"It can’t be used." Period. The next day, he elaborated. "It’s nothing but a racist film." Choice gave equal time to black and white miscreants, but blacks were in the more violent shots.

At any rate, it’s a half hour well worth your time. Also, at around the 11:30 mark, you see footage about the “Baker case” - this is what that’s about.

edit: the_60s_at_50 on Twitter found a great New York Times article from 1996 about the film: "The First Days of the Loaded Political Image"

Sources:

* Barry Goldwater vs. the Swinging ’60s: The ‘Choice’ Film / The American Conservative
* The Wild Campaign Film That Barry Goldwater Disowned / Reason
* Video via YouTube

Source: youtube.com

feed-the-rot:

Studies of Barry Goldwater’s face (autumn 2012)

Interesting article from the Journal of the Illinois State Historical Society on Adlai Stevenson and the role television played in the 1956 presidential election.

Speeches were Adlai Ewing Stevenson II’s greatest strength, but they were also his greatest weakness. During the 1950s, when the televised image assumed an increasingly important role in winning and losing elections, Stevenson failed to transcend the image of a speaker. Although eloquent to be sure, he seemed abstracted and detached—an observer rather than a leader. In his 1952 presidential campaign, that image—together with speeches filled with reason, wit, and grace—won the plaudits of many intellectuals. On the other hand, his speeches often confused or bored many other Americans.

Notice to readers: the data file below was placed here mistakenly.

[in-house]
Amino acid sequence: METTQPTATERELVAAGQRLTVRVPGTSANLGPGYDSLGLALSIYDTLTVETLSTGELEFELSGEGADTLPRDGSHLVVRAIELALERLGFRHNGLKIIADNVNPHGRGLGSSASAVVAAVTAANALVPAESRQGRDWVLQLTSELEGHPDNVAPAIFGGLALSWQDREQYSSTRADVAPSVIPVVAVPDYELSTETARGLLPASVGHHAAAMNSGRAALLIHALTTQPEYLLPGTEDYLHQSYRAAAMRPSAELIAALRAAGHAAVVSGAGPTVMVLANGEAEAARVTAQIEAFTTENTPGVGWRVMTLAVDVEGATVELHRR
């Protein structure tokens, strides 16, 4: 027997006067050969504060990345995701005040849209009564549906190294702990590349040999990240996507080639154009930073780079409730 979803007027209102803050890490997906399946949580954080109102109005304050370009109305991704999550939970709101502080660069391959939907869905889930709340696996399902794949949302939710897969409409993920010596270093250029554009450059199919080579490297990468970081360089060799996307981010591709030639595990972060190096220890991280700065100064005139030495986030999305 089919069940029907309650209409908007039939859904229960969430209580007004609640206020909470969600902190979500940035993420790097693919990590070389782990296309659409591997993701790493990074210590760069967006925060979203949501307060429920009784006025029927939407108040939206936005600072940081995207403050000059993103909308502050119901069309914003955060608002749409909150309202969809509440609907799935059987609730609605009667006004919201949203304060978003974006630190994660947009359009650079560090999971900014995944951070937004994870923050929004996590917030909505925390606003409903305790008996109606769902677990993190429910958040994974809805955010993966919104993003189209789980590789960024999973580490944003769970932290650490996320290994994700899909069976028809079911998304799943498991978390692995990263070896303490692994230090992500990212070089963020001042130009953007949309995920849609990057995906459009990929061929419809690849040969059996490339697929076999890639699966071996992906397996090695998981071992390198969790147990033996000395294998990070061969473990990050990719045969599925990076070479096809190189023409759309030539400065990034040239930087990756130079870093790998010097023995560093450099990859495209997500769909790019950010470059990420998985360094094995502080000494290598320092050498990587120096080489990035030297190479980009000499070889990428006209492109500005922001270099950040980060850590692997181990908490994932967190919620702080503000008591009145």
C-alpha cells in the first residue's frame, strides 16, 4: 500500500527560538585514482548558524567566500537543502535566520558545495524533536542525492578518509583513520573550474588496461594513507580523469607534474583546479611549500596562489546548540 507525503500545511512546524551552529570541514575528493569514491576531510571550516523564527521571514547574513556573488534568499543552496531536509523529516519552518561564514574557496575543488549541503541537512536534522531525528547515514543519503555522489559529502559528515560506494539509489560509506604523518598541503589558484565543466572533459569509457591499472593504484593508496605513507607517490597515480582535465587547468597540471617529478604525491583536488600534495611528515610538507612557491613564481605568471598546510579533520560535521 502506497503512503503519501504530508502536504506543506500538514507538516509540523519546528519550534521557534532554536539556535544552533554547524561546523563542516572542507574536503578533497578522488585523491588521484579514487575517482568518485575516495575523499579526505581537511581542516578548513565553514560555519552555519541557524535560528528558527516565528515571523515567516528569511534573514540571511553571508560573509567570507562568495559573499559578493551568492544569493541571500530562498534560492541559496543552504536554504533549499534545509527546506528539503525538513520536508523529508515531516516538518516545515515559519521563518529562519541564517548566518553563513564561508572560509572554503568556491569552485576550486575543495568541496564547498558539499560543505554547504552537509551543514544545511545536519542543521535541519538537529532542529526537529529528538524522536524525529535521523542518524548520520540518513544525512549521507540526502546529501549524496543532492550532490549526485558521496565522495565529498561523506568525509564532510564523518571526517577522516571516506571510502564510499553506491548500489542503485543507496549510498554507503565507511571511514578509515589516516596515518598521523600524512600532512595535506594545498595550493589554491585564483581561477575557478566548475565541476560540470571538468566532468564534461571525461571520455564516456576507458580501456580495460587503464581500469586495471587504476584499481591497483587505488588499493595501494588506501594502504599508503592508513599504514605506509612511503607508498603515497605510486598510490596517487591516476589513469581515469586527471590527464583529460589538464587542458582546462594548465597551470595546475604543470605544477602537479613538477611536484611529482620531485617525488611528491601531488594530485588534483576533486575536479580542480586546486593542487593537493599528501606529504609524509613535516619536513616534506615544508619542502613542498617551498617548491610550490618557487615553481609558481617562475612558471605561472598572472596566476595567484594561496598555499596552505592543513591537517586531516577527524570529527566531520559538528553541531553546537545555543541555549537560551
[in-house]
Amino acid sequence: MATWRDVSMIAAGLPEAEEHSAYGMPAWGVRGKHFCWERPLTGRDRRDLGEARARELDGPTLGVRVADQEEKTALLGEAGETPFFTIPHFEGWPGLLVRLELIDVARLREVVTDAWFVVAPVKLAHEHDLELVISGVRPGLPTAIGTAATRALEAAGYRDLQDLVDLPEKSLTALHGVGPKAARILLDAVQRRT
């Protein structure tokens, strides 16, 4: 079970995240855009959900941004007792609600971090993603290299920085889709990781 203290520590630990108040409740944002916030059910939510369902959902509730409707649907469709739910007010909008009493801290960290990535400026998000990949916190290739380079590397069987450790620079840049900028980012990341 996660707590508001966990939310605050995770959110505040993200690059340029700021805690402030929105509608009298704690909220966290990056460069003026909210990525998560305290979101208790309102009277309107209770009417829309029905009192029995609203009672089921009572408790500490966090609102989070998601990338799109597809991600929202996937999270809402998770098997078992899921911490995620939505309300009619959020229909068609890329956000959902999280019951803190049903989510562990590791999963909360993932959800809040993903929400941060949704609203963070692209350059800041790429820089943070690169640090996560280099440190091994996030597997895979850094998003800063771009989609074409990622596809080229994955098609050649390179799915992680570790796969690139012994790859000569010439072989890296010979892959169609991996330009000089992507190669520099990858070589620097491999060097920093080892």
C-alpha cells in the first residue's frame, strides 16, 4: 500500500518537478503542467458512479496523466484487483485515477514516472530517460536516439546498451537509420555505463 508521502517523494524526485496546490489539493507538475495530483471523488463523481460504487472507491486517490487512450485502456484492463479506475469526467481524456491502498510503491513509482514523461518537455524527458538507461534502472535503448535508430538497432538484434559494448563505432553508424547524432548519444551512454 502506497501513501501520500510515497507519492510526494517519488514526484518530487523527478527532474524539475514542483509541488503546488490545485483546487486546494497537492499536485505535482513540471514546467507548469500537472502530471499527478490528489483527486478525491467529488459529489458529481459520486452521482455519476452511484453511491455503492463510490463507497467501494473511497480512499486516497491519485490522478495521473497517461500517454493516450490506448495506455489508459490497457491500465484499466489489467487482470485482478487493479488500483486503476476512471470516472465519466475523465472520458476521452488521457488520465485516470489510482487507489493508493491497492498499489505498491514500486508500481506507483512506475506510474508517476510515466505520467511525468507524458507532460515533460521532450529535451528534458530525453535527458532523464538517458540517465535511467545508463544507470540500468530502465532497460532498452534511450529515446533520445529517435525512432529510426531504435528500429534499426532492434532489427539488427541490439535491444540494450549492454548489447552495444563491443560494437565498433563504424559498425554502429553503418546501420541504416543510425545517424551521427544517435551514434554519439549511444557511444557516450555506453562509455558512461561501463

Stevenson’s opponent, Dwight David Eisenhower, more practically strove for communication, rather than eloquence. Where Stevenson appeared to make a fetish of reason, Eisenhower recognized that effective communication depended more on stimulating a sense of shared emotion. His highly effective spot advertisements on television identified with the needs and yearnings of ordinary voters.

Eisenhower’s victory, due in part to a sophisticated use of television, taught many Democrats that political success in the future would depend on mastering the arcane techniques of the new medium.

Read more …
"Adlai Stevenson, Television, and the Presidential Campaign of 1956," Journal of the Illinois State Historical Society, Volume 89, Spring 1996 via the Illinois State Library [PDF]

ourpresidents:

President Kennedy was known for being a fast and voracious reader.

As Mrs. Kennedy once said, “He’d read walking, he’d read at the table, at meals, he’d read after dinner, he’d read in the bathtub…He really read all the times you don’t think you have time to read.”

 In fact, JFK could read 1,200 words per minute. Check out this letter from JFK’s press secretary, Pierre Salinger, discussing JFK’s talent.

-from the JFK Library